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Money saving tips: why everyone searches for them online



A woman shopping online with a credit card
Data shows that search engines such as Google processes over 99,000 searches per second (Source: Internet Live Stats, 2022) | Photo: Anna Shvets

These days, people search for anything and everything online and use search engines as a guiding fountain of knowledge and support. From healthcare, to what car to buy, hair products, anti-ageing cream, and even important life advice on things like pregnancy, relationships, or whether to move to another country. There are all sorts of weird and wonderful common search queries around today.

Digital advice centred on money-saving tips and tricks is particularly prevalent nowadays. The cost of living crisis has led to a flurry of content based on money-saving advice and ‘hacks’ across digital platforms, including social media, blogs, webpages, YouTube, TikTok, Instagram, and more! Martin Lewis is the financial guru of our generation, and he has managed to collate a whopping 2.3 million followers on ‘X’ (formerly known as Twitter before Elon took the helm).

Yes, money isn’t everything, and it definitely won’t buy you happiness. Nevertheless, it can sometimes make certain aspects of life considerably easier. Therefore, individuals and businesses looking for ways to save money wherever possible is normal, and nothing new.

At Assisted, we have in-depth experience as a digital marketing agency running campaigns that provide exceptional results for businesses in the financial services sector. Search marketing is our expertise. So, it is safe to say we know a thing or two about search user intent, and how the desire to find ‘money-saving tips’ interacts with the way people use search engines today.

Let’s take a look deeper into why we tend to go online to look for money-saving tips in the digital age.

The digital age has transformed how we deal with personal finances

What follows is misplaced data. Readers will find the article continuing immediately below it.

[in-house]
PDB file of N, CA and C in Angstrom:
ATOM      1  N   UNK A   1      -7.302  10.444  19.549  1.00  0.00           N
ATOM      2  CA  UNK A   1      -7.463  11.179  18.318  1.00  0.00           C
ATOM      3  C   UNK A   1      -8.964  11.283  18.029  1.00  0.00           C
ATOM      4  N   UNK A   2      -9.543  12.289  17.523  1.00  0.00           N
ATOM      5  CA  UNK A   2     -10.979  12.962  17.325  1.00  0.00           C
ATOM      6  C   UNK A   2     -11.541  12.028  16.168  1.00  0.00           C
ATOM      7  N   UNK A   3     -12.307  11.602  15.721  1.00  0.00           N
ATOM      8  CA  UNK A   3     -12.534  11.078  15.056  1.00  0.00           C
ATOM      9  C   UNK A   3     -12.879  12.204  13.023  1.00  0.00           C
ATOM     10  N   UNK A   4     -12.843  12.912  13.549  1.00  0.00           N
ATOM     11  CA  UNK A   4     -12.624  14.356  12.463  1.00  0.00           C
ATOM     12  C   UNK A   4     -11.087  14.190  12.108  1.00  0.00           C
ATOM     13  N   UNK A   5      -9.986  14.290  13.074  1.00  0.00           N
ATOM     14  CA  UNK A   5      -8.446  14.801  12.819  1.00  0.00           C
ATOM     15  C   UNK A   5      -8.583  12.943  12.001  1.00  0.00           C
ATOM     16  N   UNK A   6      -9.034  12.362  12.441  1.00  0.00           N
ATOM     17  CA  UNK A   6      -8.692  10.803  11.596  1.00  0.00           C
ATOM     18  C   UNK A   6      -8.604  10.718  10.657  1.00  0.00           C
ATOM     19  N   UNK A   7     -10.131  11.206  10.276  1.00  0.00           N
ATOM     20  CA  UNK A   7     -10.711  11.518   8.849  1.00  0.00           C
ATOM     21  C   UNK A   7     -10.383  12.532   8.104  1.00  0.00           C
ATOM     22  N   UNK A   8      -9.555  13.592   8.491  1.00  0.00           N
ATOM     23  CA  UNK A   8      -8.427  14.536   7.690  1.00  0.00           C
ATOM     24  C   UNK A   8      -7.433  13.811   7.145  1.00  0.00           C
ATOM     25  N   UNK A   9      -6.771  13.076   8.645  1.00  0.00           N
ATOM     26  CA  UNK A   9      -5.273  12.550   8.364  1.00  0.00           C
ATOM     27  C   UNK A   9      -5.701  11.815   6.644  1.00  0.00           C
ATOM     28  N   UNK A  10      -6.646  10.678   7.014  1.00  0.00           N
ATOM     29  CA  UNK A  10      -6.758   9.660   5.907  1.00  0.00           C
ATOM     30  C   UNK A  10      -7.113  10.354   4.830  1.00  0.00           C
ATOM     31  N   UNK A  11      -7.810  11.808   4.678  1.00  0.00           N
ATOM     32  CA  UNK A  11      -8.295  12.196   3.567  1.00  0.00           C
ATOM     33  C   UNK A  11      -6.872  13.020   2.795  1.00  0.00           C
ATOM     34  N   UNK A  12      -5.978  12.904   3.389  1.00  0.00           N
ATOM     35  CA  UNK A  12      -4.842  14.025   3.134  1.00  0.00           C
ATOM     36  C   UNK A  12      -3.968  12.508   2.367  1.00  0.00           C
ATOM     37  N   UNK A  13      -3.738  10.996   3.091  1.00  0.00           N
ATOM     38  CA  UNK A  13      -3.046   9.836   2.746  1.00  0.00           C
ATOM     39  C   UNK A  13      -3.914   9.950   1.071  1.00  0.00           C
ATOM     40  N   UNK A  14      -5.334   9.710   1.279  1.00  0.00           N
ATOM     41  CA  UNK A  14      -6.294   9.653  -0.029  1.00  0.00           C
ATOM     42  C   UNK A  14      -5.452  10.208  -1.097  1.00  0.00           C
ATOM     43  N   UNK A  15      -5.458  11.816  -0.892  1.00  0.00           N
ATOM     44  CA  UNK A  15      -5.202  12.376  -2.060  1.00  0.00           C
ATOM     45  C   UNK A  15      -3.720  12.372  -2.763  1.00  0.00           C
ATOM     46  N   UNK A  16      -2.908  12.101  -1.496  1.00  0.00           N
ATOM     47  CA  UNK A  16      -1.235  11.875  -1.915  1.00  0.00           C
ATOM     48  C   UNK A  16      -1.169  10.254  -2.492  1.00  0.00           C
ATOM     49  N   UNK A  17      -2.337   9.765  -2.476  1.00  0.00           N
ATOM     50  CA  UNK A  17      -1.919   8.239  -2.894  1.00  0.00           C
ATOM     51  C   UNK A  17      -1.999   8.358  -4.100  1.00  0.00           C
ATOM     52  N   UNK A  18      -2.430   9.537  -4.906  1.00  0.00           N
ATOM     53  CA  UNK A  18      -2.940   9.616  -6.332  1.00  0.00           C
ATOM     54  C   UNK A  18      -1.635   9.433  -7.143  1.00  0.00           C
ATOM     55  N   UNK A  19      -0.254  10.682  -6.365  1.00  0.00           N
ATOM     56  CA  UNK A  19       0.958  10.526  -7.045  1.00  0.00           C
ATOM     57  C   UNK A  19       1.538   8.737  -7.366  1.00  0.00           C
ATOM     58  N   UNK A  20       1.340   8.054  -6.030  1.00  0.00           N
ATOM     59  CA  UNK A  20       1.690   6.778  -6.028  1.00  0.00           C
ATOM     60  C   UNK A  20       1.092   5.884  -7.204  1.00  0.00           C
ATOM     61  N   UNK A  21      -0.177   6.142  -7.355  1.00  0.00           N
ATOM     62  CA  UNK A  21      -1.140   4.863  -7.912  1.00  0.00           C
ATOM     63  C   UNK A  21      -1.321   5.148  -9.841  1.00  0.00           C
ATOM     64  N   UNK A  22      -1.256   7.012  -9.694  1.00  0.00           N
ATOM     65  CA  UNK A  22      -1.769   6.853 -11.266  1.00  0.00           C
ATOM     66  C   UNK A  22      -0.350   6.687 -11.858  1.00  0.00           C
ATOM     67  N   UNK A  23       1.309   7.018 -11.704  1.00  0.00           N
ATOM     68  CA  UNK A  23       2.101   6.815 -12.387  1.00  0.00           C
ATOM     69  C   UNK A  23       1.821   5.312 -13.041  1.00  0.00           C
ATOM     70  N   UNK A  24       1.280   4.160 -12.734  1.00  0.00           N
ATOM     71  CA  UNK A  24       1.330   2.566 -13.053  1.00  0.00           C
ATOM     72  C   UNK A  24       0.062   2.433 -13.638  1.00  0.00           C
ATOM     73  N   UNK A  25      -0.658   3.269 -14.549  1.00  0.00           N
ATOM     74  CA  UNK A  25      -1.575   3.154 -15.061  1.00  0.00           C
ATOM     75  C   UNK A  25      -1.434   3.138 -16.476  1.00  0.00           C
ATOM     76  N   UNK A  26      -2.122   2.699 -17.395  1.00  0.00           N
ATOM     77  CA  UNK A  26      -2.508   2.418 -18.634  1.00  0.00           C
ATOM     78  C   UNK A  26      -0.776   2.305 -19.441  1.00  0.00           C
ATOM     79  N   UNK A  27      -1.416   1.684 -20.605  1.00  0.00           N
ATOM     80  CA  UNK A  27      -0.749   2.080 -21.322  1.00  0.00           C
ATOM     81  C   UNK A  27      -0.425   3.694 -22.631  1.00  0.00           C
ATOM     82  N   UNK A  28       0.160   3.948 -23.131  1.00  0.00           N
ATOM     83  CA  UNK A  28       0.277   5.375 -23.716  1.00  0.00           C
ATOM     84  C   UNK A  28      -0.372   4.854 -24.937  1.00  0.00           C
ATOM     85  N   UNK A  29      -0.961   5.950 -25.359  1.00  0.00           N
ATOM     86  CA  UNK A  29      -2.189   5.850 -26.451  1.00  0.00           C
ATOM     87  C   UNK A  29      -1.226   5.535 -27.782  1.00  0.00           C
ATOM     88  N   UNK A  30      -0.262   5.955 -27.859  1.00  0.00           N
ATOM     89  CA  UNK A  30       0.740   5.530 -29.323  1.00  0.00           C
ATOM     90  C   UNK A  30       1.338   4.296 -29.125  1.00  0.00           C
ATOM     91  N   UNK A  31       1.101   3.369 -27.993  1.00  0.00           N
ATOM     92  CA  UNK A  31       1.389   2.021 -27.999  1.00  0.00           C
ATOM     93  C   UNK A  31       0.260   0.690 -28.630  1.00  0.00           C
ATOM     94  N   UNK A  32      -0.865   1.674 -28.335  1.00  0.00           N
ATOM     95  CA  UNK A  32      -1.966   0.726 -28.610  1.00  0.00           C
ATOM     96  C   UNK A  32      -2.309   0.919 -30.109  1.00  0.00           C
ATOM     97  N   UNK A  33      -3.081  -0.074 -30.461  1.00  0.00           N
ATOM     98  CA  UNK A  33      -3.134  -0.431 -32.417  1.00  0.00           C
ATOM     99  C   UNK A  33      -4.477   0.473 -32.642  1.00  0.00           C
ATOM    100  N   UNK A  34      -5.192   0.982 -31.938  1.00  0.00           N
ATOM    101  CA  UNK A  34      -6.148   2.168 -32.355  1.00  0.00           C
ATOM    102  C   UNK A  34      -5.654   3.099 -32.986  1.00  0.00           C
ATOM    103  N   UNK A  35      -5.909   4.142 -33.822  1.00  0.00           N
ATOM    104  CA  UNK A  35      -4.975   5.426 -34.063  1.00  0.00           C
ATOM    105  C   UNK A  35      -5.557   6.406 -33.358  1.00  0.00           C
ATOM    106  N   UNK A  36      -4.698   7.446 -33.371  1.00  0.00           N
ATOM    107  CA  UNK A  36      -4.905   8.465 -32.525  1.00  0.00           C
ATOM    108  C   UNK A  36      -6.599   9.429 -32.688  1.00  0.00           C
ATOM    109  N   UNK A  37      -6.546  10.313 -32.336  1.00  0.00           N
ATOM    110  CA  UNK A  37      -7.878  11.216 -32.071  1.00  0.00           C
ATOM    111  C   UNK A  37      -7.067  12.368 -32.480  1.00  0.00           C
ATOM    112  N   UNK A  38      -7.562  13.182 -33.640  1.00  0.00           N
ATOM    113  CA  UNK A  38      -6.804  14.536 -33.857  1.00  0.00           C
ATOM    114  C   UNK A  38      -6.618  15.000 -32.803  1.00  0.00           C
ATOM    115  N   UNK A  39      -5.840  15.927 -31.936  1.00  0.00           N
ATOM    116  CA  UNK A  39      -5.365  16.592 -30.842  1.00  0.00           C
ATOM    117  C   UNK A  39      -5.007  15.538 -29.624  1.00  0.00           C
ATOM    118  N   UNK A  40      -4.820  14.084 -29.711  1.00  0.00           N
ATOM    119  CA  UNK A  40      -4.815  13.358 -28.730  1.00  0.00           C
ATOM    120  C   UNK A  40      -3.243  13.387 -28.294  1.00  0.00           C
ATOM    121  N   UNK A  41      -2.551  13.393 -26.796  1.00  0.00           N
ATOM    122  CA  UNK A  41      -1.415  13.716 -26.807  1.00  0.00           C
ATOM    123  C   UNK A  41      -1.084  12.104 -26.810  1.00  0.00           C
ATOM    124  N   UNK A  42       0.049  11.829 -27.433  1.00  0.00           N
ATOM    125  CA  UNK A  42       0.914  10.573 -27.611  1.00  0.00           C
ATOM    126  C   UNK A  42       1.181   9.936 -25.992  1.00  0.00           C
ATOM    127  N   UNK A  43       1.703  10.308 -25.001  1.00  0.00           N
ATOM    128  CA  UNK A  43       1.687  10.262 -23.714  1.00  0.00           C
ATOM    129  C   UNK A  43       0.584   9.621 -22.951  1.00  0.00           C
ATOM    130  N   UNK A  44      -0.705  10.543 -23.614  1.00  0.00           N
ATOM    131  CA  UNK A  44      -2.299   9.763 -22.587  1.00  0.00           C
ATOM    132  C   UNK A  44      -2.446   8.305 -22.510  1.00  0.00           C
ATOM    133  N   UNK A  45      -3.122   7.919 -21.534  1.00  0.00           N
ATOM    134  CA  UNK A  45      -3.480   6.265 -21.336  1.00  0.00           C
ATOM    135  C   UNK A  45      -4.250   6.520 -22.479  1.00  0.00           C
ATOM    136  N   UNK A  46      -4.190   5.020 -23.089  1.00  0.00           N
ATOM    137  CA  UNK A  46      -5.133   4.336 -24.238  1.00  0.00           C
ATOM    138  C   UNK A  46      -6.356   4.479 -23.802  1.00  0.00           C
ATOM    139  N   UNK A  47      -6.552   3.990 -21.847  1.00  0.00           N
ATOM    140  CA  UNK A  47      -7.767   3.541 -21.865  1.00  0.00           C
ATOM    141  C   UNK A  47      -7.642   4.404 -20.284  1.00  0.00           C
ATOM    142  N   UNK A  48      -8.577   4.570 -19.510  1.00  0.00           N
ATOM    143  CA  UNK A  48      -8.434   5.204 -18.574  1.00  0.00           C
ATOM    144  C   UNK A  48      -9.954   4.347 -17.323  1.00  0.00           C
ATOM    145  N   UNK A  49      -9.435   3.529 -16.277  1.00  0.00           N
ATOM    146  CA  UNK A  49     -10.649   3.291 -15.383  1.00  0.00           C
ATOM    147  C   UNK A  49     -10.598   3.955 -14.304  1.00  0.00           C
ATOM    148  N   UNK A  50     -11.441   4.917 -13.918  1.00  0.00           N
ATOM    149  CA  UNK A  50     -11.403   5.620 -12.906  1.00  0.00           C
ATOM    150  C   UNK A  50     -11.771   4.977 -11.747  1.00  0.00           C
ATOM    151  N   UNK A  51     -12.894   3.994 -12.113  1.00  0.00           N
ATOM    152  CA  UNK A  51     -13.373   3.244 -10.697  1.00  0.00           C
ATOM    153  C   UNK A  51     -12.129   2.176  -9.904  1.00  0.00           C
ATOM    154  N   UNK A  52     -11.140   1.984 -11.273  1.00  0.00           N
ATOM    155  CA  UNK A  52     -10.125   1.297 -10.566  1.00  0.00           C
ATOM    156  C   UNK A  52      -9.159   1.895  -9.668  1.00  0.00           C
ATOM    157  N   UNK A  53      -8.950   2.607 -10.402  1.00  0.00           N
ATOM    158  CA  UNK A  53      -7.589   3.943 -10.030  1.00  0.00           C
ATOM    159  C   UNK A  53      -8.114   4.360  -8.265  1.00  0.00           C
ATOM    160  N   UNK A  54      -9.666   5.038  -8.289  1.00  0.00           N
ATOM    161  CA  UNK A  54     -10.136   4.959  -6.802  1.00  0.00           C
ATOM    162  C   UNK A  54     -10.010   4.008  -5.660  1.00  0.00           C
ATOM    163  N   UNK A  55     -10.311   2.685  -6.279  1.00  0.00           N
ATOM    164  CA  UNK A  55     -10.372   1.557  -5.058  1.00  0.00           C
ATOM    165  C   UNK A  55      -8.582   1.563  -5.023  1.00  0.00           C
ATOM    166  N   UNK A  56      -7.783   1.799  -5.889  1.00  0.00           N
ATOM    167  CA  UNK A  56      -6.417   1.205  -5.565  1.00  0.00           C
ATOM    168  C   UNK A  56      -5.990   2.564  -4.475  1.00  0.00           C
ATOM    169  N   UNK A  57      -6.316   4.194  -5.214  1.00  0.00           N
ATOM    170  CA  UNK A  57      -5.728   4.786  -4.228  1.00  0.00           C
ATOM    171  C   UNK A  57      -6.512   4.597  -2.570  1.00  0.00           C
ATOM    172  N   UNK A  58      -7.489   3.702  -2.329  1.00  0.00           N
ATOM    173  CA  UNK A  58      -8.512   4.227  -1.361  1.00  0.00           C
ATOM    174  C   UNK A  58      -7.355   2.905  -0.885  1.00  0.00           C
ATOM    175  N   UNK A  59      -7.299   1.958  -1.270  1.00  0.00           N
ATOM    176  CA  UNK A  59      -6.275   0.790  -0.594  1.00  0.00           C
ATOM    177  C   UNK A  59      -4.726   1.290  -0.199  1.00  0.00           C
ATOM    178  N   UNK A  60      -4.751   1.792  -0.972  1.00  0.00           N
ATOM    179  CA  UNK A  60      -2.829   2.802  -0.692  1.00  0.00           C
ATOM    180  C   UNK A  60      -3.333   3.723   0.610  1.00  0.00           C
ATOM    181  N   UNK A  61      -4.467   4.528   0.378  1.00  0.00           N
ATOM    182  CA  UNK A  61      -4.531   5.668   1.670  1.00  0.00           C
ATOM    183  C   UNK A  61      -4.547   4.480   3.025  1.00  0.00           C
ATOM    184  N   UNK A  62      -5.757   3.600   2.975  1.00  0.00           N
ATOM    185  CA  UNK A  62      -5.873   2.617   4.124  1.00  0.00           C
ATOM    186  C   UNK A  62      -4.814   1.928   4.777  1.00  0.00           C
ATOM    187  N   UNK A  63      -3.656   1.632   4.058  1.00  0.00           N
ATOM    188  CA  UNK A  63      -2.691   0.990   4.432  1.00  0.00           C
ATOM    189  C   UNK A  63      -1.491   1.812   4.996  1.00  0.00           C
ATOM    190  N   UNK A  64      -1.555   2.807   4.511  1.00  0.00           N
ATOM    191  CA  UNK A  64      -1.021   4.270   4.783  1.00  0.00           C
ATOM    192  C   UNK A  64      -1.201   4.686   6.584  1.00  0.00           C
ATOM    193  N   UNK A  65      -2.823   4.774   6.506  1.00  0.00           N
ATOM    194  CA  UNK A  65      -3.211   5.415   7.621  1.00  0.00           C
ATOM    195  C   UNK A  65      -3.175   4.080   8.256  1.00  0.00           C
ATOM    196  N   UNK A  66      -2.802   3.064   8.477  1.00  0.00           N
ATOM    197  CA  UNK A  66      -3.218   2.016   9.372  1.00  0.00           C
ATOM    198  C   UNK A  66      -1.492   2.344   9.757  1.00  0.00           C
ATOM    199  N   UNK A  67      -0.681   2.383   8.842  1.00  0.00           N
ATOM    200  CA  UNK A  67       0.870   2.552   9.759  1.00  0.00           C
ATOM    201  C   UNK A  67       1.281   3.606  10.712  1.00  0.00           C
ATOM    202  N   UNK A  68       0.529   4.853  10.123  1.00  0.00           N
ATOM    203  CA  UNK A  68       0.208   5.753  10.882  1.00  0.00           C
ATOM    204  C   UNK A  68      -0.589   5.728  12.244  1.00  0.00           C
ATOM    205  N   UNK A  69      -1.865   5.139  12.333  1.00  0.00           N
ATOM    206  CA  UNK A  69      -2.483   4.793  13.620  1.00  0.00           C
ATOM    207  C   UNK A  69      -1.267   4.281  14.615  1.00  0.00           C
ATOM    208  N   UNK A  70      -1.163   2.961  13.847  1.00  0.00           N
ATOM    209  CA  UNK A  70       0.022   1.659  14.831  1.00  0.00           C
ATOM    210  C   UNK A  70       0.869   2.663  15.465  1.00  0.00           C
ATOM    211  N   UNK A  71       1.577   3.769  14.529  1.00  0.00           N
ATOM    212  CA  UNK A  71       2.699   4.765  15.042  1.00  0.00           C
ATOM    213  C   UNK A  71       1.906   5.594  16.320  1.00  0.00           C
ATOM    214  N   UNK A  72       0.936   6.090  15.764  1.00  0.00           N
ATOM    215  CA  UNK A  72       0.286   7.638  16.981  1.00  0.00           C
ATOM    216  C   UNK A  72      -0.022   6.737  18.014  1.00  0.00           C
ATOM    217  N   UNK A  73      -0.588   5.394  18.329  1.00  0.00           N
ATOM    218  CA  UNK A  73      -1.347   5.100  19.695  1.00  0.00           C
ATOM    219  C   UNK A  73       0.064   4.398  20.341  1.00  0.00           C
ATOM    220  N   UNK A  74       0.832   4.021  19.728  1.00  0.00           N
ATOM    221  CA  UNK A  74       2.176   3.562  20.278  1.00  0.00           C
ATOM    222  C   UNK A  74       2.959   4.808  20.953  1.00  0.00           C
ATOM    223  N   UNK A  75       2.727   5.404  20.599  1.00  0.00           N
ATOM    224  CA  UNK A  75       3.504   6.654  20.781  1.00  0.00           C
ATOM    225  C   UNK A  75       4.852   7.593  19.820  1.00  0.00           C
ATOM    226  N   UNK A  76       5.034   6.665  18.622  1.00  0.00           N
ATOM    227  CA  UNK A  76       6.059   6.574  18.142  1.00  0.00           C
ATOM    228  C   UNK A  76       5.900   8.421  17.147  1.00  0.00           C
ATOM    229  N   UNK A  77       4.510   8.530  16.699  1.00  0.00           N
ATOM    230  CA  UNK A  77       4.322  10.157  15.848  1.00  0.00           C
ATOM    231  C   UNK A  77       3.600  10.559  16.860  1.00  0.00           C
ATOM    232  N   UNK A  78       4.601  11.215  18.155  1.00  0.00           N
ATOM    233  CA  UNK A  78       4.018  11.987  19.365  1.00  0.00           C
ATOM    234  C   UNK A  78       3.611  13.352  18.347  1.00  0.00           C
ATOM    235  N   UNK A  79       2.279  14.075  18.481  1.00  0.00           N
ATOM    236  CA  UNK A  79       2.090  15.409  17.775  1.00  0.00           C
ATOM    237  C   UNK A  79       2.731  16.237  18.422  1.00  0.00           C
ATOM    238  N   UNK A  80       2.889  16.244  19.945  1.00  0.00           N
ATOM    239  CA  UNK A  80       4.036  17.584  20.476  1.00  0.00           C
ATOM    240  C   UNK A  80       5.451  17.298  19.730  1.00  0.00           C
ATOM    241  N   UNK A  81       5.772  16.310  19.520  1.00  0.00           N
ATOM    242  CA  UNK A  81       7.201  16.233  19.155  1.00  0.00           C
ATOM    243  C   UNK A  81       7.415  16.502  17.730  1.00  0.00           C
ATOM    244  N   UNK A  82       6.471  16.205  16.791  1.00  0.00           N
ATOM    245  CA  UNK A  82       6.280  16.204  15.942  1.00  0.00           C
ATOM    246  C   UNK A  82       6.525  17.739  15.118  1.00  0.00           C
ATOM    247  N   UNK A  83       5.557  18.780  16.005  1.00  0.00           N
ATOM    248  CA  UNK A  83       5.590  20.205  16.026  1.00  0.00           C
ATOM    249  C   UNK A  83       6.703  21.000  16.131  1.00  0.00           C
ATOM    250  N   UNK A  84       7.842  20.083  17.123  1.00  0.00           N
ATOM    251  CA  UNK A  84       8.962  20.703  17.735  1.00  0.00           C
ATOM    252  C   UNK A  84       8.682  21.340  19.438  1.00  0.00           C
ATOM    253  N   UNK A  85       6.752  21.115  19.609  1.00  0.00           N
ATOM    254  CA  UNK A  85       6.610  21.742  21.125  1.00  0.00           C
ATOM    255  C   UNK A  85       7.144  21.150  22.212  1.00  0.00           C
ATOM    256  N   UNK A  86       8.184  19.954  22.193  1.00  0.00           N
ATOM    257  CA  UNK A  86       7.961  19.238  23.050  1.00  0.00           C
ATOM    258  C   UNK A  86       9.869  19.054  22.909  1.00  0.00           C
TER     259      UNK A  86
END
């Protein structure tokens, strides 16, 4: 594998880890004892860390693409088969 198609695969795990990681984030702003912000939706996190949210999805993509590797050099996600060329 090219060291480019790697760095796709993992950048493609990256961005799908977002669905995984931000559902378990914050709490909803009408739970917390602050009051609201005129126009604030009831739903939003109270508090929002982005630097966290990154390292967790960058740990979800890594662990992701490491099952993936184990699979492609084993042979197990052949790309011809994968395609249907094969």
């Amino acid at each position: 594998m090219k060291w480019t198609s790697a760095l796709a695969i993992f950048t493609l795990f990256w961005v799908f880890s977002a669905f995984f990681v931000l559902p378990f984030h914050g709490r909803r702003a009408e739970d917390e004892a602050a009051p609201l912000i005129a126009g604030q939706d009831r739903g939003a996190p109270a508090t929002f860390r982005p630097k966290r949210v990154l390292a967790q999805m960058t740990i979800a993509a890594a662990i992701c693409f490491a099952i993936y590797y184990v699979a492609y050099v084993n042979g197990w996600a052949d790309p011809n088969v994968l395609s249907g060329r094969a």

Online banking has made it easier for individuals and businesses to be more autonomous with their banking, and it means people no longer feel the need to always go into a bank in person to seek advice on personal finance matters. Why so? Well, they search for the answers online in places like the bank’s FAQ pages or on finance-focused blogs.

Some internet users take the stance of why pay for official financial advice when they may be able to quickly get the info they need online – for free – with a few searches, and this is a fair point. It really depends on the complexity of your money-saving query. Something simple, and you might find the perfect answer with a Google search. However, for a more complex financial query that will impact your long-term savings, hiring a licenced financial advisor may be a better option.

Have a Google, and you will find that the terms ‘money-saving tips’ and ‘financial tips’ both bring back a gigantic 964,000,000 and 1,450,000,000 results respectively!

Everything is online now, and financial service providers must adapt to this change in customer behaviour. At Assisted, we are specialists in offering highly effective digital marketing for financial services. Our team understands how to help you reach a wider audience and generate sales leads that will turn into conversions. Digital marketing for Fintech is one of our expert fields. So, as an agile expert agency, we keep ourselves up-to-date with all the latest Fintech developments.

The burning urge to find helpful money saving insights

Us human beings have always been resourceful creatures. Many thousands of years ago, Homo sapiens were highly adaptable hunter-gatherers. Fast forward to the modern day, times are tough, the cost of living crisis has hit, and we are being resourceful again by using the internet as a tool for guidance and tricks on how we can save some pounds. Who doesn’t love a bargain ay?

Want to save money and the planet at the same time and need a bit of inspiration? Why not go over to TikTok or Instagram and look out for clips on how to reuse or repurpose everyday household objects? You will find some creative clips that give you some smart cost-cutting ideas.